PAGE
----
The Design Of Virgil3D For OpenGL With KVM/QEMU
Written by Michael Larabel in Virtualization on 26 July 2013 at 01:18 PM EDT. 3 Comments
Last week the experimental Virgil project was unveiled as a way of exposing 3D/OpenGL guest acceleration support to KVM/QEMU virtualization users and with the drawing calls then being passed onto the host for processing by the GPU. Here's some more details.

Last week's Phoronix article provides an overview of this experimental project by Red Hat's David Airlie to open up 3D support to QEMU guests using VirtIO. The guest has a DRM and DDX driver along with a Gallium3D component while the host system doesn't need to be Mesa/Gallium3D based but simply have a working OpenGL driver and GPU.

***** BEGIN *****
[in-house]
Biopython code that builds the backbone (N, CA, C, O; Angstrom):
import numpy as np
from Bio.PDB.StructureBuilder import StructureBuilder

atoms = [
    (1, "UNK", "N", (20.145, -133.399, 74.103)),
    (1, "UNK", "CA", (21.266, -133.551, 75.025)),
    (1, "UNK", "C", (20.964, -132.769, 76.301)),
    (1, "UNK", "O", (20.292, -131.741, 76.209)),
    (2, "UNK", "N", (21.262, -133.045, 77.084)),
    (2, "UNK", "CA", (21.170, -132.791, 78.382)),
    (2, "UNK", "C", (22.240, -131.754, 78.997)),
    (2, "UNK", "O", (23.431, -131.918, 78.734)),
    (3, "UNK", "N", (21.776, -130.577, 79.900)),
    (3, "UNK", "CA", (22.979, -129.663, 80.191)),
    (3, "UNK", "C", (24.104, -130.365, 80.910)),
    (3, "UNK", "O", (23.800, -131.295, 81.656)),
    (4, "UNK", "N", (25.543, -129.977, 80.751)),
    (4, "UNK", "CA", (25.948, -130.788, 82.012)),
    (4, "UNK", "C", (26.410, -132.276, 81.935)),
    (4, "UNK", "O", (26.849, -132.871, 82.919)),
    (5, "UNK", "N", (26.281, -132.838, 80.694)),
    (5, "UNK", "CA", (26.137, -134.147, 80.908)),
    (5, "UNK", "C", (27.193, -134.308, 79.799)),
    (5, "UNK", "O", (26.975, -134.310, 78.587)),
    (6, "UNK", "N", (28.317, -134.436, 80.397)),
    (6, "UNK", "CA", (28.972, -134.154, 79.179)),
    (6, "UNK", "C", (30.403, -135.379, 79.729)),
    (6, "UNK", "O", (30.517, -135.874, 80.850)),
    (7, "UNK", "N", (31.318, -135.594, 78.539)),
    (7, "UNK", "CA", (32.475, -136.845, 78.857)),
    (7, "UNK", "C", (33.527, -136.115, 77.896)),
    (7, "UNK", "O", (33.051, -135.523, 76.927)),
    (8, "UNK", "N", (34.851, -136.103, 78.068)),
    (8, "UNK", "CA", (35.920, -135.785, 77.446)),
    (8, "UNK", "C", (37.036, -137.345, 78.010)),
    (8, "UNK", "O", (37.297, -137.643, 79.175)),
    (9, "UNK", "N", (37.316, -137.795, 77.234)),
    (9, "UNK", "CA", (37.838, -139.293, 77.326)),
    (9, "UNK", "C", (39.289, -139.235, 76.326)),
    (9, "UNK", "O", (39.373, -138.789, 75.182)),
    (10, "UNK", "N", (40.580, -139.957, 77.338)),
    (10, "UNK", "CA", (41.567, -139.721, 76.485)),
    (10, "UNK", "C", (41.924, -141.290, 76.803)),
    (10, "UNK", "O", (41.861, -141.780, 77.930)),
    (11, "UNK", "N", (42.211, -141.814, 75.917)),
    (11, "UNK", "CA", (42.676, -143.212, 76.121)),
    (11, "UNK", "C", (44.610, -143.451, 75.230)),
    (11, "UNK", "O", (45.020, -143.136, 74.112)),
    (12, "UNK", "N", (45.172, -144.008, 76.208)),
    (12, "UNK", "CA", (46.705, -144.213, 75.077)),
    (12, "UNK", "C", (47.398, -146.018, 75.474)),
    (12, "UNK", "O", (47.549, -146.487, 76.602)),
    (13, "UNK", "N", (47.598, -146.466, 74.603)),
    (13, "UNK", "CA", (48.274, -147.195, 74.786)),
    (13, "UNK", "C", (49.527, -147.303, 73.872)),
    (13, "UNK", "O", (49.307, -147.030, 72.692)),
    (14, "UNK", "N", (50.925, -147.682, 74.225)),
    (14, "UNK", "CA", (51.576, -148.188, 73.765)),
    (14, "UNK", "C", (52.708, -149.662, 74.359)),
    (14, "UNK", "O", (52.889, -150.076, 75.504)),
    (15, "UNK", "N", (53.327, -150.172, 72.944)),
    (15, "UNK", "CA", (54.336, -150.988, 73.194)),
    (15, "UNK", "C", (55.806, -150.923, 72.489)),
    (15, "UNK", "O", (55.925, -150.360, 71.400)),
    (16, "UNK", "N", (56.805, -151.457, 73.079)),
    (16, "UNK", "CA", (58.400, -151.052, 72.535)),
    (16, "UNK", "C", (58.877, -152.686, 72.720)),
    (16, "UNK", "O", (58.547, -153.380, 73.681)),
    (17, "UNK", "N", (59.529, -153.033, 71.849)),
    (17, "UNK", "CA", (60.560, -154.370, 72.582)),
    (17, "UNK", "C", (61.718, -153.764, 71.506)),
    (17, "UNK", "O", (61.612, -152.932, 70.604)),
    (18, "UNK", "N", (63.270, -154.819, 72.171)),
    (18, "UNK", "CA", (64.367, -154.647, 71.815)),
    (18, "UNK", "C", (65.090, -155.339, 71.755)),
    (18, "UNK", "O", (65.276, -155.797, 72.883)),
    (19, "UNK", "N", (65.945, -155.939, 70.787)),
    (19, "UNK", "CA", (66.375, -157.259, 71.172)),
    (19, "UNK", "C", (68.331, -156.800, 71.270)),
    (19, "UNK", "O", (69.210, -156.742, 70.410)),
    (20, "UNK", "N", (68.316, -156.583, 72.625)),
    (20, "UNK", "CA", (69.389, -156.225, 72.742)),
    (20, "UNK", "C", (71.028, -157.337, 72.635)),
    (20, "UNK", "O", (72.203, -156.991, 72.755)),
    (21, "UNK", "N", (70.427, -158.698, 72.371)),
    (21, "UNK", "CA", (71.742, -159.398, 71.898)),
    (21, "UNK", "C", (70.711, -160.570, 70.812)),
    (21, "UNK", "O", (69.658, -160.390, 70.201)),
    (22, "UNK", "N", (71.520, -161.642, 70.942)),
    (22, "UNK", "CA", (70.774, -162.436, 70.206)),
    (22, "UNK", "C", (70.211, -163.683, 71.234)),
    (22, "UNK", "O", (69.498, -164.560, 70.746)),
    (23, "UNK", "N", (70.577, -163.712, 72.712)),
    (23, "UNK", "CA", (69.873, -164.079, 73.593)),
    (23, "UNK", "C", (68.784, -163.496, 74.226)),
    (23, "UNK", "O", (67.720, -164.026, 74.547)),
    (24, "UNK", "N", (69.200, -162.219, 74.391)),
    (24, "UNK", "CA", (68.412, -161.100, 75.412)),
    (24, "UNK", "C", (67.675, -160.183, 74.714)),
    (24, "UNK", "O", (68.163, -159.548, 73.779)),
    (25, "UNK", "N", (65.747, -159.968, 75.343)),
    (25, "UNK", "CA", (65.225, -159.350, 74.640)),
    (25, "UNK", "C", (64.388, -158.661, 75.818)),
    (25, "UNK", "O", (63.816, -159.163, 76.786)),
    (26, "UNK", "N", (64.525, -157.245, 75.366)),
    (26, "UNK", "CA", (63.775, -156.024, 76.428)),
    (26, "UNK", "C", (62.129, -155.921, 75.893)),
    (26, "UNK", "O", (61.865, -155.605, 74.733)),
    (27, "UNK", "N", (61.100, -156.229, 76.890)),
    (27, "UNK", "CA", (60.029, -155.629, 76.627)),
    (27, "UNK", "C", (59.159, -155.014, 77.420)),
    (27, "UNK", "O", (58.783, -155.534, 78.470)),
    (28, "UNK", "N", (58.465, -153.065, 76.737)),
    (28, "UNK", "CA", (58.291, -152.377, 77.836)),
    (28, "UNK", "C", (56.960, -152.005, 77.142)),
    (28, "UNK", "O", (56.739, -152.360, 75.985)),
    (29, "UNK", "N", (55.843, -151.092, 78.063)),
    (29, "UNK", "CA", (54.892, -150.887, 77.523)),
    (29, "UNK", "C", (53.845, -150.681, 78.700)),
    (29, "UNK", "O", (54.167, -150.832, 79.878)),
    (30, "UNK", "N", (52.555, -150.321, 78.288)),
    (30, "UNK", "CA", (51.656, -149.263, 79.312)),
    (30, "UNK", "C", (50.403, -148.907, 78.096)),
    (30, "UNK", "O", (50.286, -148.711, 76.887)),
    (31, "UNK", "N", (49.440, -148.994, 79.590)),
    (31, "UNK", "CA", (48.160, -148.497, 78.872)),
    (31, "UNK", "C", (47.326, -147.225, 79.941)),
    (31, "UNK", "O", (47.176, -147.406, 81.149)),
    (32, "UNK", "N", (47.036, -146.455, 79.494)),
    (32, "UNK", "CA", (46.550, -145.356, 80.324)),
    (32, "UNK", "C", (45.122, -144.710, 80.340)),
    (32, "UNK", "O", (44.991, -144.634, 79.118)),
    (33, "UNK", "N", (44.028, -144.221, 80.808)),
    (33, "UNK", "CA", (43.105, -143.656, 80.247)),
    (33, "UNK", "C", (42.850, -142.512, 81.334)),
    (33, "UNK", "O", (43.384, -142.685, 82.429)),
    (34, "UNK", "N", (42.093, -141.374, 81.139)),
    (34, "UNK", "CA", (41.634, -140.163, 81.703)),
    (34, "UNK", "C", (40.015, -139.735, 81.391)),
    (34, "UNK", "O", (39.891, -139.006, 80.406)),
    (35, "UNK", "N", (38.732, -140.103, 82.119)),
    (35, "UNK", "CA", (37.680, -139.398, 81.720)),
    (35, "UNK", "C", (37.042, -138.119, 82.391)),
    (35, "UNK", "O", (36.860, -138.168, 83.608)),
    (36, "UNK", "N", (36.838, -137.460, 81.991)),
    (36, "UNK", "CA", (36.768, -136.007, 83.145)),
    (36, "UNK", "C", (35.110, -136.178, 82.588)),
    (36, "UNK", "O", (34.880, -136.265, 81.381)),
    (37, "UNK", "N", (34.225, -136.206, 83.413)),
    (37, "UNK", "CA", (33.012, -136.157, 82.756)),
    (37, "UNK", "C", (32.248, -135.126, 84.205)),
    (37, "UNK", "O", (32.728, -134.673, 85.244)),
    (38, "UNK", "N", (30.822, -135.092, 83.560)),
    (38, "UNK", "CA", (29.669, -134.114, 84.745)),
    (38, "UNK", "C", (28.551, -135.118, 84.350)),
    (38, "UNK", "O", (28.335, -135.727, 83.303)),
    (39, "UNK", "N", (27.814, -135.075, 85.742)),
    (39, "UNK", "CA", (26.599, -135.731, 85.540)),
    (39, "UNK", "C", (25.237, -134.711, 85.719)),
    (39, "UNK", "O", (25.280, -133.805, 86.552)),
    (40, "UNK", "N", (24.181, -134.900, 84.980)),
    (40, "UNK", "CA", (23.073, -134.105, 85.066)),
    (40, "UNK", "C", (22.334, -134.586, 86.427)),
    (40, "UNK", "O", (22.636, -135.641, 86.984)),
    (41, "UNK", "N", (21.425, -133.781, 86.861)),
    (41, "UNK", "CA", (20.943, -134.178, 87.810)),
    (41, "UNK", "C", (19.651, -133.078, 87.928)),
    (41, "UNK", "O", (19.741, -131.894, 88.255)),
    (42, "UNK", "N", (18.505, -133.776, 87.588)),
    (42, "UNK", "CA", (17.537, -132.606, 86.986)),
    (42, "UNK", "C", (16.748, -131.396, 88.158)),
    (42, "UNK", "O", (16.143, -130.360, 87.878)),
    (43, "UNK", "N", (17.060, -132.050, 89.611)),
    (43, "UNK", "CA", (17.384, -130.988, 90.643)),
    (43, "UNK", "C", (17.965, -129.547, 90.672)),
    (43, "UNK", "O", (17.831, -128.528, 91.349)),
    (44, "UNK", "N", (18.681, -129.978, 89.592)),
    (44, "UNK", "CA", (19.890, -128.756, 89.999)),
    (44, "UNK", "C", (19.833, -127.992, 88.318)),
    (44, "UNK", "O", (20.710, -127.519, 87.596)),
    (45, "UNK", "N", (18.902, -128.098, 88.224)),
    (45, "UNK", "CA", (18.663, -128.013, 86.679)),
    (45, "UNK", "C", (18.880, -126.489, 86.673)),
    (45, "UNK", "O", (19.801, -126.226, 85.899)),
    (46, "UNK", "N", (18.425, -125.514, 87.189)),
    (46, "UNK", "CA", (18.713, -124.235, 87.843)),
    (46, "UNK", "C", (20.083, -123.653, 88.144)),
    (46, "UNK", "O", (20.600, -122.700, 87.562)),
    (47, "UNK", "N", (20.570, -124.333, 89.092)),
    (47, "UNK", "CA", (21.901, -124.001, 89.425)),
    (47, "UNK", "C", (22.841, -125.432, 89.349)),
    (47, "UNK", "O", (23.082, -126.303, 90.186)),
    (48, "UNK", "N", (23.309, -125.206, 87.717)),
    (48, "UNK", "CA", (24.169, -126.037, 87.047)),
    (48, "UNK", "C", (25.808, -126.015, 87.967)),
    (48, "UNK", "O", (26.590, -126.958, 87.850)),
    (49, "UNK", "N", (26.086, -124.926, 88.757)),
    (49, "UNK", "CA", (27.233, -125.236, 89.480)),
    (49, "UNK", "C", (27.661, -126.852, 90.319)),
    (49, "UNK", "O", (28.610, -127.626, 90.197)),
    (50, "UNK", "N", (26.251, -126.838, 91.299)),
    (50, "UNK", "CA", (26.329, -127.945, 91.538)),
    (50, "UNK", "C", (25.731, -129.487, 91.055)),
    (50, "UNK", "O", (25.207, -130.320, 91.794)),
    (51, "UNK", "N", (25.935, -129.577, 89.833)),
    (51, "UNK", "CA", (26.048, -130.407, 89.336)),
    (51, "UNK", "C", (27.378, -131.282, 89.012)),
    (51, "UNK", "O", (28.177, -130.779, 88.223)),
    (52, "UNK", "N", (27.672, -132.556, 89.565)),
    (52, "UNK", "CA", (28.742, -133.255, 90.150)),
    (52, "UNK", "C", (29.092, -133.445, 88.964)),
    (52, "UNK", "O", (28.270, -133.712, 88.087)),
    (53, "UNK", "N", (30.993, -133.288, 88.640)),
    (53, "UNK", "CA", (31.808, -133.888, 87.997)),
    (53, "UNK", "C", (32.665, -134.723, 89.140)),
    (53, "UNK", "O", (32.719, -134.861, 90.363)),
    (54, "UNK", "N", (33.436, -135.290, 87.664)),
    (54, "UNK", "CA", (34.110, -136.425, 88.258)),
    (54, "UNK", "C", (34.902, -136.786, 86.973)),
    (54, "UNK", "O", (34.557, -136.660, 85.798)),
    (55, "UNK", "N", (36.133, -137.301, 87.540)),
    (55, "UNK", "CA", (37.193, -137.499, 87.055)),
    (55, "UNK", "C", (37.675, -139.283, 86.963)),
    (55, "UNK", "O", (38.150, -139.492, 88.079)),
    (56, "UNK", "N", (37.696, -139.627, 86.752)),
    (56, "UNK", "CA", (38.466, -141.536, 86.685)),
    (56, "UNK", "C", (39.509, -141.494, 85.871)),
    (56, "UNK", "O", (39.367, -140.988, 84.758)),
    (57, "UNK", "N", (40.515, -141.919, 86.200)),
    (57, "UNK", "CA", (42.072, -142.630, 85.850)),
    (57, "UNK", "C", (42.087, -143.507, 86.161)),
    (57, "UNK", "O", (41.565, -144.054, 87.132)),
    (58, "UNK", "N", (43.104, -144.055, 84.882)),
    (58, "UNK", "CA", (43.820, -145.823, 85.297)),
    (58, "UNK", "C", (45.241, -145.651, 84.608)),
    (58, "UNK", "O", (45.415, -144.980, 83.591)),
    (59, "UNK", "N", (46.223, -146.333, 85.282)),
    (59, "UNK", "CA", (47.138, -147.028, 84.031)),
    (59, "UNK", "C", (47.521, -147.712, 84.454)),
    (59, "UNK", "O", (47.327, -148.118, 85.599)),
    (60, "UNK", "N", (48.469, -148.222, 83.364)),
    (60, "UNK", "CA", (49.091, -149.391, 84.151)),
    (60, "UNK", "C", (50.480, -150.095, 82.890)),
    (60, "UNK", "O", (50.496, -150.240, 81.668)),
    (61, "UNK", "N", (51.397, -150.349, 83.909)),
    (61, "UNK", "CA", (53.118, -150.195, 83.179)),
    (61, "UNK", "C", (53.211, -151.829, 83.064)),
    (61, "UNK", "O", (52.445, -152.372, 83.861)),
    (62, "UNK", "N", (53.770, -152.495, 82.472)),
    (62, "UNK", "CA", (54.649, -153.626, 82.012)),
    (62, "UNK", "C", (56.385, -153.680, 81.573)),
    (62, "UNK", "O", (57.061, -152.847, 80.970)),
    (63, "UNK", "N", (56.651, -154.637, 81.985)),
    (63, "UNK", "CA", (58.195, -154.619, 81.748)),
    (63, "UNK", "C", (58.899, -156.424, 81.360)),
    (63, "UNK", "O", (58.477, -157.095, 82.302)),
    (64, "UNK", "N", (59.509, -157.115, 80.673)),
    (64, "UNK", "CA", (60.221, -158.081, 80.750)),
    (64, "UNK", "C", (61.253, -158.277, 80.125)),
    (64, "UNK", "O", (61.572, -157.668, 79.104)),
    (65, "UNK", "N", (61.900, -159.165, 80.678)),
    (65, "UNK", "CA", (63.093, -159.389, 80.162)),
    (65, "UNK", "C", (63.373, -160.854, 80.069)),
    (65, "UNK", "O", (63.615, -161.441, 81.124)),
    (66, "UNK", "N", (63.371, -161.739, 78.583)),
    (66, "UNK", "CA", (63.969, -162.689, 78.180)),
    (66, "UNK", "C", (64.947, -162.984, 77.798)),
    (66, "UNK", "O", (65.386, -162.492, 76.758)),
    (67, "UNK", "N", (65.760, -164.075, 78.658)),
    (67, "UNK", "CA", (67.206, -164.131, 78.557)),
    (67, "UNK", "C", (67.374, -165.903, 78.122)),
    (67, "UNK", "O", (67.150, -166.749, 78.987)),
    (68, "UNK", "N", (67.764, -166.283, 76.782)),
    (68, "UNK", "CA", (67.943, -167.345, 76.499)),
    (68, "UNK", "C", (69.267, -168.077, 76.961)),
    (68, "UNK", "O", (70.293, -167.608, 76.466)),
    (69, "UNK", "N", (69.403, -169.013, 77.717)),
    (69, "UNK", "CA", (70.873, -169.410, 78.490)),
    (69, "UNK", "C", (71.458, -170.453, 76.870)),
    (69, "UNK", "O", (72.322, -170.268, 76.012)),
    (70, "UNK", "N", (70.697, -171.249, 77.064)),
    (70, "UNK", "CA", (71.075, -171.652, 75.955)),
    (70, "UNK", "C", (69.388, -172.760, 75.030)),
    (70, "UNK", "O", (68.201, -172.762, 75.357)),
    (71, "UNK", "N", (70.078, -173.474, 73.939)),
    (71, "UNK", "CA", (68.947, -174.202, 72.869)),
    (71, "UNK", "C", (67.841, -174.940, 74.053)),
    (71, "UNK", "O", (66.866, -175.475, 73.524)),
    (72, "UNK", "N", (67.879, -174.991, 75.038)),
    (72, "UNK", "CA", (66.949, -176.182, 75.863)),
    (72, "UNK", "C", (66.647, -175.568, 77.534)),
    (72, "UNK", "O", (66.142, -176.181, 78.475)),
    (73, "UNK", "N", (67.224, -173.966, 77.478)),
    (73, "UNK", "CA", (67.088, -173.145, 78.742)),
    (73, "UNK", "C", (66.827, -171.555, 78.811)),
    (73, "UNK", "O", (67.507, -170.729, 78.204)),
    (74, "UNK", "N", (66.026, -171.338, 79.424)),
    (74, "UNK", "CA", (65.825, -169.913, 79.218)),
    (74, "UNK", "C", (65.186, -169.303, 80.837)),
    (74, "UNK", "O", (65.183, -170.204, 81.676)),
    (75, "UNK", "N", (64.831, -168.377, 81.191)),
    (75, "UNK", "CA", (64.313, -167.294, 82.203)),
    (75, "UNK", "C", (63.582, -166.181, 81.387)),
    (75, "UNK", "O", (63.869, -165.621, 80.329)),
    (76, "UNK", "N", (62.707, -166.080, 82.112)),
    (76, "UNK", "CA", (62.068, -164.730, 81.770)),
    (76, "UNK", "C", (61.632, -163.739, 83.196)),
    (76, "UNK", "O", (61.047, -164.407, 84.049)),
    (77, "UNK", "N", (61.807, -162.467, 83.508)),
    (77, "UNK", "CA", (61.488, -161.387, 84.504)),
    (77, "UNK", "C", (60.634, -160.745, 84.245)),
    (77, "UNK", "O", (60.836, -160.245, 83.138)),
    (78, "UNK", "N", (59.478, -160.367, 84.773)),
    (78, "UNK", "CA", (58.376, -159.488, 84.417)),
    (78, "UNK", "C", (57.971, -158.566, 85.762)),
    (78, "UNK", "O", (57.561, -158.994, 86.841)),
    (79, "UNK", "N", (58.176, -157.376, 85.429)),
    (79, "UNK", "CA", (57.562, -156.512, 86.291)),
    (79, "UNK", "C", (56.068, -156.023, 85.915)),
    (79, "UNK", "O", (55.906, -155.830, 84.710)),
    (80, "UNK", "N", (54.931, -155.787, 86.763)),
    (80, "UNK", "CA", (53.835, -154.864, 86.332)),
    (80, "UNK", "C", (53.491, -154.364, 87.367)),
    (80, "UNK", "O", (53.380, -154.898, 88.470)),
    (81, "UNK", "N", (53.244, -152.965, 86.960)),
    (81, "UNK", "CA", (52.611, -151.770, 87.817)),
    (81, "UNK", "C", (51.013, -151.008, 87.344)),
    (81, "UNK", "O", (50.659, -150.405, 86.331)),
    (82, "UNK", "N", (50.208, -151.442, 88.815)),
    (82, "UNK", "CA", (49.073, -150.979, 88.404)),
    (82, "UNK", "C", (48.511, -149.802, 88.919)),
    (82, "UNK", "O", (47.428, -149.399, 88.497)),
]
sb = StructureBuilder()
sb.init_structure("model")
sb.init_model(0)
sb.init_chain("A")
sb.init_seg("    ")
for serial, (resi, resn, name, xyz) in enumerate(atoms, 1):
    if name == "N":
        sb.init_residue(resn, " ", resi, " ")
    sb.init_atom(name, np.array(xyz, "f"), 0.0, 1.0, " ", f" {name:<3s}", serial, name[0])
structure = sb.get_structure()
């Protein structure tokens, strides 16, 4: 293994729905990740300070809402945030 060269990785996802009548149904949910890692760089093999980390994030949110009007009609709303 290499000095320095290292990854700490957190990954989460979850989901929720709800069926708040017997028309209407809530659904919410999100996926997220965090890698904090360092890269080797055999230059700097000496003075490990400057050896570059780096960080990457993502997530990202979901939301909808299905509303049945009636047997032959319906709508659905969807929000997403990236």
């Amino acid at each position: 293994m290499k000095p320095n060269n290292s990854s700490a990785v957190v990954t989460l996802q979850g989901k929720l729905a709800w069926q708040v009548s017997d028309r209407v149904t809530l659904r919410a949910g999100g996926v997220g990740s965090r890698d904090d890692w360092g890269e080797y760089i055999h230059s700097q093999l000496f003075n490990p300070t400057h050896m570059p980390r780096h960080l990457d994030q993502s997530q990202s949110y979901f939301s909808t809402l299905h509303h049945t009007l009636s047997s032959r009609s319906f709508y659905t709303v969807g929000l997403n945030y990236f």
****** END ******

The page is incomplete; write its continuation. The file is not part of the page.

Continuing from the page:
For those interested in more technical details on the Virgil3D project, David Airlie has now published an architecture and design document concerning this project. "This document describes the architecture of the virgil3d virtual GPU for providing 3D capabilities to qemu guest operating systems. This document is written from the point of view of running a modern Linux guest graphics stack."

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Michael Larabel is the principal author of Phoronix.com and founded the site in 2004 with a focus on enriching the Linux hardware experience. Michael has written more than 10,000 articles covering the state of Linux hardware support, Linux performance, graphics drivers, and other topics. Michael is also the lead developer of the Phoronix Test Suite, Phoromatic, and OpenBenchmarking.org automated benchmarking software. He can be followed via Twitter or contacted via MichaelLarabel.com.

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